Navassa: Property, Sovereignty, and the Law of the Territories

55 Pages Posted: 7 Sep 2021 Last revised: 14 Dec 2021

See all articles by Joseph Blocher

Joseph Blocher

Duke University School of Law

Mitu Gulati

University of Virginia School of Law

Date Written: December 13, 2021

Abstract

The United States acquired its first overseas territory—the island of Navassa, near Haiti—by conceptualizing it as a kind of property to be owned, rather than a piece of sovereign territory to be governed. The story of Navassa shows how competing conceptions of property and sovereignty are an important and underappreciated part of the law of the territories—a story that continued fifty years later in the Insular Cases, which described Puerto Rico as “belonging to” but not “part of” the United States.

Contemporary scholars are drawn to the sovereignty framework and the public-law tools that come along with it: arguments about rights and citizenship geared to show that the territories should be recognized as “part of” the United States. But it would be a mistake to completely reject the language and tools of property and private law, which can also play a role in dismantling the colonial structure—so long as it is clear that the relevant entitlements lie with the people of the territories. Doing so can help conceptualize the harms of colonialism in different ways (not only conquest, but unjust enrichment), and can facilitate the creation of concrete solutions like negotiated economic settlements, litigation against colonial powers, and the possibility of auctions for sovereign control.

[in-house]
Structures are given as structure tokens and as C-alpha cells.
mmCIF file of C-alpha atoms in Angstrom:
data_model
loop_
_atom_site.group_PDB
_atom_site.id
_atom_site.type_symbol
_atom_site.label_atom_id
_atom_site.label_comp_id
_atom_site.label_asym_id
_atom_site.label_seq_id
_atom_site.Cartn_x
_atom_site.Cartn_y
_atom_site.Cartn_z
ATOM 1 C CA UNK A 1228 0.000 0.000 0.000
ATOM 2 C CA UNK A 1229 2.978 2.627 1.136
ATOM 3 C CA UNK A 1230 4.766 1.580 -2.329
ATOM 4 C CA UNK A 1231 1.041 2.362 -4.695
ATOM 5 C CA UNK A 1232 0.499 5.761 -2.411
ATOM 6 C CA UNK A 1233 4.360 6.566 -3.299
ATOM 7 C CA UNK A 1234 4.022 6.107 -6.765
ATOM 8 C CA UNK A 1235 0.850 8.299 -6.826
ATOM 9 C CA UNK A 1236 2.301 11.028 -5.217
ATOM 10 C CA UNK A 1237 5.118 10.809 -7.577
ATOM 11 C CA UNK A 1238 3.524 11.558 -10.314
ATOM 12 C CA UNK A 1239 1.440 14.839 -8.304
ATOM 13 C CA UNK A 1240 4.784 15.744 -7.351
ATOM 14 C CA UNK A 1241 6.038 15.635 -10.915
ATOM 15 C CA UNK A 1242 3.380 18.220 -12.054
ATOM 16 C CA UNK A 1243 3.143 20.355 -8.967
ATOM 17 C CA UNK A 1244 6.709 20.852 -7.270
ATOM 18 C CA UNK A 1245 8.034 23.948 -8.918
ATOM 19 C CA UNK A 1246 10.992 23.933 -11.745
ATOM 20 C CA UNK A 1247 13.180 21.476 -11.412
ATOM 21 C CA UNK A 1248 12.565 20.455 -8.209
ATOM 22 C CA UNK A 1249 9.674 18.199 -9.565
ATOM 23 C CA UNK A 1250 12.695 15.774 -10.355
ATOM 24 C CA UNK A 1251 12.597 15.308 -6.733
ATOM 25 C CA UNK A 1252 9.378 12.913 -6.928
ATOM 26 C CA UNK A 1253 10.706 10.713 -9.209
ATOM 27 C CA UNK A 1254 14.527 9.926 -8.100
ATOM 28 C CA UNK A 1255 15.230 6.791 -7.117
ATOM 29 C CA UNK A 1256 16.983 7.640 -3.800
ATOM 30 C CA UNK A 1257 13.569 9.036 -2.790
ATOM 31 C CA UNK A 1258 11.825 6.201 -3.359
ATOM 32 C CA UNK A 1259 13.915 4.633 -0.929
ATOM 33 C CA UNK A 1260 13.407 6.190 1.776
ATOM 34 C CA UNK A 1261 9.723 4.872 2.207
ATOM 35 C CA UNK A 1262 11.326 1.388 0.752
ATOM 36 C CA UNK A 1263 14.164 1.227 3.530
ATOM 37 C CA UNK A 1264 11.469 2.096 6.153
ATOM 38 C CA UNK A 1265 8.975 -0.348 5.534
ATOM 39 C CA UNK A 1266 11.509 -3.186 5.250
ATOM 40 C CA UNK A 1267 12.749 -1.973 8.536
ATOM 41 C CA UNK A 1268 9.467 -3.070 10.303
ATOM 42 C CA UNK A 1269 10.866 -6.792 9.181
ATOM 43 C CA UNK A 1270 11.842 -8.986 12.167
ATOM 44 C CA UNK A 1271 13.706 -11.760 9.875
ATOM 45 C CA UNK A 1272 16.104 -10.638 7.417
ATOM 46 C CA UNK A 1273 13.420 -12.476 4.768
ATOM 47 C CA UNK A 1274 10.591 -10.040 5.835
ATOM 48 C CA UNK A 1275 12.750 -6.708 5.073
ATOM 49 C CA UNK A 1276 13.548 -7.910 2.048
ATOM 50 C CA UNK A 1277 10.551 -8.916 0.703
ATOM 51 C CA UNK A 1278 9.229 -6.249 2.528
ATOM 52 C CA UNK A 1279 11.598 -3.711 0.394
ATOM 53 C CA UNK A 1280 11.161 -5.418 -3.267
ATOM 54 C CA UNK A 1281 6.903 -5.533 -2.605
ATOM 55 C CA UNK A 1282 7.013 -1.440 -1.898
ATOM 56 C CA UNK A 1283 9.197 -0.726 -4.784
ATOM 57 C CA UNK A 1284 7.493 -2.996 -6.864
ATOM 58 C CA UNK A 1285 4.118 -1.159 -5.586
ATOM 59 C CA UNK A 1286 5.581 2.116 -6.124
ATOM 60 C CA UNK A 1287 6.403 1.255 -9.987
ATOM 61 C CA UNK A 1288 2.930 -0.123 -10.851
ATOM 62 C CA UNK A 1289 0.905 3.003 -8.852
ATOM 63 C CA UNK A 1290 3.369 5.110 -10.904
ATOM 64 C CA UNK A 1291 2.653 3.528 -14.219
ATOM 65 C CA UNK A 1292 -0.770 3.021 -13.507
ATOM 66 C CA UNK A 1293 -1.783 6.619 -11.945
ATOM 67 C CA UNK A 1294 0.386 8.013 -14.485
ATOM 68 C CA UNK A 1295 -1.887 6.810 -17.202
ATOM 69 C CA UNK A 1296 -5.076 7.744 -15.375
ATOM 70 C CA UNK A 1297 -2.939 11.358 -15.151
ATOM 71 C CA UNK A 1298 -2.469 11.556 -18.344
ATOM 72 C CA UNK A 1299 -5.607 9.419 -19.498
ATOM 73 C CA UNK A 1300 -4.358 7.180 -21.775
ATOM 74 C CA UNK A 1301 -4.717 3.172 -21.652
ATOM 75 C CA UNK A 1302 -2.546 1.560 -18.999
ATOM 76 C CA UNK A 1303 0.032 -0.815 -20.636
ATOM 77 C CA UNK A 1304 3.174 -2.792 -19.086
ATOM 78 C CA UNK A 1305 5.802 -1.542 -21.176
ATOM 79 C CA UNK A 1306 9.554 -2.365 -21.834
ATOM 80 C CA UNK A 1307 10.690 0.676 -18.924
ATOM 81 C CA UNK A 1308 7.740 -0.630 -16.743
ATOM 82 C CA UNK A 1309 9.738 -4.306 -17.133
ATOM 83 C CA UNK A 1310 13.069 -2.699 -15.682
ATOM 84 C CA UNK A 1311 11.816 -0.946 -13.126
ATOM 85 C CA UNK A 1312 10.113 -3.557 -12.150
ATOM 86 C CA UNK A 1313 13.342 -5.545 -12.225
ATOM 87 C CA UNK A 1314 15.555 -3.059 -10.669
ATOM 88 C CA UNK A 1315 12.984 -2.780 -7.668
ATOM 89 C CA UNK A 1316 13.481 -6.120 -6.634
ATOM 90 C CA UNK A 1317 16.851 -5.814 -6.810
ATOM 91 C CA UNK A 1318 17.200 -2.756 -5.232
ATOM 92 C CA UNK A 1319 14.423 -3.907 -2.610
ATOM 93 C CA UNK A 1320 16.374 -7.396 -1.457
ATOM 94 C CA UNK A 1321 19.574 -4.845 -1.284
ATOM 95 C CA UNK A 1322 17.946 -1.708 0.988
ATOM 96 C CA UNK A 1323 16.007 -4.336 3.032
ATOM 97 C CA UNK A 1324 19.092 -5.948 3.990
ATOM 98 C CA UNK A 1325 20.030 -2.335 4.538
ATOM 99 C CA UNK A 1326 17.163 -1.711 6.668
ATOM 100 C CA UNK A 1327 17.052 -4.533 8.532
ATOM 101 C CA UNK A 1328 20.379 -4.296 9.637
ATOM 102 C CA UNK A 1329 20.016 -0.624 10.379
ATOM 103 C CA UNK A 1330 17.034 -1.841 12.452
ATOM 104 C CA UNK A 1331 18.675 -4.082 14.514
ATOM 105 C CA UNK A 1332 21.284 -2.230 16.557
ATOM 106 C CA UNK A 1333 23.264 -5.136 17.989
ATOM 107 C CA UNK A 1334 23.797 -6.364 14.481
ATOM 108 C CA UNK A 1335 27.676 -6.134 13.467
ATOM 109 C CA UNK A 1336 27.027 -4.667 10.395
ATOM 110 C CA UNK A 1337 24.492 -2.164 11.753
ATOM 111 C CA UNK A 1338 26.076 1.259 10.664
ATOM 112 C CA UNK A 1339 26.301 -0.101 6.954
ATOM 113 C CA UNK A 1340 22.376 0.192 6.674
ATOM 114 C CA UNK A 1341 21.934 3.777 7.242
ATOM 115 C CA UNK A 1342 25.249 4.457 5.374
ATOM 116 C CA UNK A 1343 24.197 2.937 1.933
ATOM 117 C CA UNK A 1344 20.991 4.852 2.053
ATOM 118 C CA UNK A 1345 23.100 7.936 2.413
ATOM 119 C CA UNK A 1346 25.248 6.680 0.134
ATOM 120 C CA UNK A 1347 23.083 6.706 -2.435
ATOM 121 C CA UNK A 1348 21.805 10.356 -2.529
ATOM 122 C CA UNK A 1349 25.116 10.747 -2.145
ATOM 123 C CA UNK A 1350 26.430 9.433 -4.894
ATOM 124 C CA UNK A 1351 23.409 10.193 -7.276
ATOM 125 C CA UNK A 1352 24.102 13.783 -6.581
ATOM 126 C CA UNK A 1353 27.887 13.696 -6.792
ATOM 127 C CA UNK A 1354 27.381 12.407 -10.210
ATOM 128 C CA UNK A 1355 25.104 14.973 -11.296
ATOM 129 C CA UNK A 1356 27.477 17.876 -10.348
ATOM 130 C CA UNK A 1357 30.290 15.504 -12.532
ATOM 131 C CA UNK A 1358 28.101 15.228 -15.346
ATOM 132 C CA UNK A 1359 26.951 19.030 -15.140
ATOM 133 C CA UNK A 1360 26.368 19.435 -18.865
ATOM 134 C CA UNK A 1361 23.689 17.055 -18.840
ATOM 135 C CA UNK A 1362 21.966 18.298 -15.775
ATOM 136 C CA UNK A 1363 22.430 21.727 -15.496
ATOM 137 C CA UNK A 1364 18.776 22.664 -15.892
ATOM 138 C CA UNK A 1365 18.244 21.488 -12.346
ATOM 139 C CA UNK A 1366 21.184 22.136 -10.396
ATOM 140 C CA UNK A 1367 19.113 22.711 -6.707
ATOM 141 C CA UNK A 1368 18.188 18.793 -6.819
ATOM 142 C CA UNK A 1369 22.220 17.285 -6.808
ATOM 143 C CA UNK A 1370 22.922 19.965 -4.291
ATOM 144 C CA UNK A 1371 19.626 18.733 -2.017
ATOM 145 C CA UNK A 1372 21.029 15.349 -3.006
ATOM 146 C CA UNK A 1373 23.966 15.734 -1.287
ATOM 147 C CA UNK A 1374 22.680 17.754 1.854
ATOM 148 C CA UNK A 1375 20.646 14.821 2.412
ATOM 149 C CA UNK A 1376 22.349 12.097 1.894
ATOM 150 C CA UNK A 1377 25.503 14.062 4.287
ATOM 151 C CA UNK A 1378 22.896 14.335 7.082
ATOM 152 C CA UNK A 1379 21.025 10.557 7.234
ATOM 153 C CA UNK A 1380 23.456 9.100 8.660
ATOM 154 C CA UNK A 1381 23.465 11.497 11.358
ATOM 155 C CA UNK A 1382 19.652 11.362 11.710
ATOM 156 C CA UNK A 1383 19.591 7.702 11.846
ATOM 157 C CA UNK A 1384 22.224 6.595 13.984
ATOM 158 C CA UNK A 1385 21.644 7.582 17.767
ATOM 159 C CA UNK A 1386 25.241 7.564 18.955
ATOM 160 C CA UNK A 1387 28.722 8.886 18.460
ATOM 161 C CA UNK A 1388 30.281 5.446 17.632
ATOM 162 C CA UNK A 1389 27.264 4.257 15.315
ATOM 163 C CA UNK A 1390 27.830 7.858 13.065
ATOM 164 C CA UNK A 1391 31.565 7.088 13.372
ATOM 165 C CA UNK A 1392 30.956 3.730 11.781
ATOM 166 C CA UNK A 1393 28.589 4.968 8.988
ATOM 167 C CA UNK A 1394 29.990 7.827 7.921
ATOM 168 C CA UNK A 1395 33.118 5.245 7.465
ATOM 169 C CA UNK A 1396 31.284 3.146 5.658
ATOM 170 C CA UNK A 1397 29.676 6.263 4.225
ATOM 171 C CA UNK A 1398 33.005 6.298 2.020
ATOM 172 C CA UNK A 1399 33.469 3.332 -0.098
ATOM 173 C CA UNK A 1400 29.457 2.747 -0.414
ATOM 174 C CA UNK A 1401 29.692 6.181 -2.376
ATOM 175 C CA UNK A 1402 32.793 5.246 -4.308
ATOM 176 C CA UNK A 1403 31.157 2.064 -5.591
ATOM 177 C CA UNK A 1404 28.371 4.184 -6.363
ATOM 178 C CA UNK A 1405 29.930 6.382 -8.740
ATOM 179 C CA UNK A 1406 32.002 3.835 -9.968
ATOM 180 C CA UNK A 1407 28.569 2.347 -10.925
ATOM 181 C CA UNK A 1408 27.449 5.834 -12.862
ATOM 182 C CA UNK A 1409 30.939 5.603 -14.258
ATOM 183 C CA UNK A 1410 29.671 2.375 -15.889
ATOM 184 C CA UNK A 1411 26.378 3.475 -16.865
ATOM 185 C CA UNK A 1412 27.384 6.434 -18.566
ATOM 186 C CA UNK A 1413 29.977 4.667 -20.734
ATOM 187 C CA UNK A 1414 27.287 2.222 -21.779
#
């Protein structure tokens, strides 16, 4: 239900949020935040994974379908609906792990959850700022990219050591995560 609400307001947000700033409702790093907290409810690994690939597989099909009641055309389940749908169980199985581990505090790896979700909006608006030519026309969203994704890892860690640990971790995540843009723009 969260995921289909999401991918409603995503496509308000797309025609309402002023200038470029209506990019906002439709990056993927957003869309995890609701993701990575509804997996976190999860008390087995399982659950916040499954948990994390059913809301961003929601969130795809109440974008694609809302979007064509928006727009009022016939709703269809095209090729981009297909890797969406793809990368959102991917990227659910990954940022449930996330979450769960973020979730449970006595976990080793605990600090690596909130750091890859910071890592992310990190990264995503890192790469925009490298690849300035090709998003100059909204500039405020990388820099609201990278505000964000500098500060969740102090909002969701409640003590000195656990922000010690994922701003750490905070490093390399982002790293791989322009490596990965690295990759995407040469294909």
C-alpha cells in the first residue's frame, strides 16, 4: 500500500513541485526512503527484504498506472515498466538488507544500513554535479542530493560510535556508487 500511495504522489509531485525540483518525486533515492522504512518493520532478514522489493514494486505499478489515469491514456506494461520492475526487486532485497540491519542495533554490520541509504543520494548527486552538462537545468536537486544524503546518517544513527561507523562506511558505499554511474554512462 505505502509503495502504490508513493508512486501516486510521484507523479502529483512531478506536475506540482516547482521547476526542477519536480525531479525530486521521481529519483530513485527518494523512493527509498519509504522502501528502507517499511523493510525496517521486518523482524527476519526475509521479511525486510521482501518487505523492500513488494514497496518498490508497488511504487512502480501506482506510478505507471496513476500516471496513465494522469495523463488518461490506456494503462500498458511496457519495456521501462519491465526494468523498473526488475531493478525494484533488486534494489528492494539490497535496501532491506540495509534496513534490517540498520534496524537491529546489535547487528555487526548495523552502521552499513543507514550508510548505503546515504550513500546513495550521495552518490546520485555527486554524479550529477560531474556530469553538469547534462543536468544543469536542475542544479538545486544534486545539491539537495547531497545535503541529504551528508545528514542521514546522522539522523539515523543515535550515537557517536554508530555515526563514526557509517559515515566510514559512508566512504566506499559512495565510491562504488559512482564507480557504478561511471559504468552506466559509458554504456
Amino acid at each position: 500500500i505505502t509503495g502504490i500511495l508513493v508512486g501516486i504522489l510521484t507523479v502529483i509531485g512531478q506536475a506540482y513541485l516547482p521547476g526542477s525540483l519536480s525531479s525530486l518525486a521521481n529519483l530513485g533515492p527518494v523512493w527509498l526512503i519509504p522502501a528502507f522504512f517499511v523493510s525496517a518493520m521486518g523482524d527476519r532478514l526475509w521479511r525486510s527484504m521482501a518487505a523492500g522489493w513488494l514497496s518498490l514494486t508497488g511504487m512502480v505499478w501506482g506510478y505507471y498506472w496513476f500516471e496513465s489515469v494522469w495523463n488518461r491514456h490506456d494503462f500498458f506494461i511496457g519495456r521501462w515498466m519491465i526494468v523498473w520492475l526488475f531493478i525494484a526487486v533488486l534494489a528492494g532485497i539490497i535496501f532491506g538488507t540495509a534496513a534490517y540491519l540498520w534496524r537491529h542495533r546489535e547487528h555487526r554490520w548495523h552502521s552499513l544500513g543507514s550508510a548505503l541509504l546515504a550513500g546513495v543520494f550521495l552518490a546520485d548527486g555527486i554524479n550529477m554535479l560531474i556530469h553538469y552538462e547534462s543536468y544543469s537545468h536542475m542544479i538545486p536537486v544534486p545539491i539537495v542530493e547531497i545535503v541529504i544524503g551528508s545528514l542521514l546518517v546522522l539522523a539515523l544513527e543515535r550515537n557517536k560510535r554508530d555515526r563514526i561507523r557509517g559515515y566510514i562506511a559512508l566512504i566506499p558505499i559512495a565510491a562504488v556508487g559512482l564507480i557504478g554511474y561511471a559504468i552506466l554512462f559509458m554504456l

Keywords: Navassa, Haiti, Insular Cases, Property, Sovereignty, Reparations

JEL Classification: K11, K12, K33

Suggested Citation

Blocher, Joseph and Gulati, Mitu, Navassa: Property, Sovereignty, and the Law of the Territories (December 13, 2021). Yale Law Journal, Forthcoming, Virginia Public Law and Legal Theory Research Paper No. 2021-43, Virginia Law and Economics Research Paper No. 2021-20, Duke Law School Public Law & Legal Theory Series No. 2021-39, Available at SSRN: https://ssrn.com/abstract=3917674 or http://dx.doi.org/10.2139/ssrn.3917674

Joseph Blocher (Contact Author)

Duke University School of Law ( email )

210 Science Drive
Box 90362
Durham, NC 27708
United States

Mitu Gulati

University of Virginia School of Law ( email )

580 Massie Road
Charlottesville, VA 22903
United States

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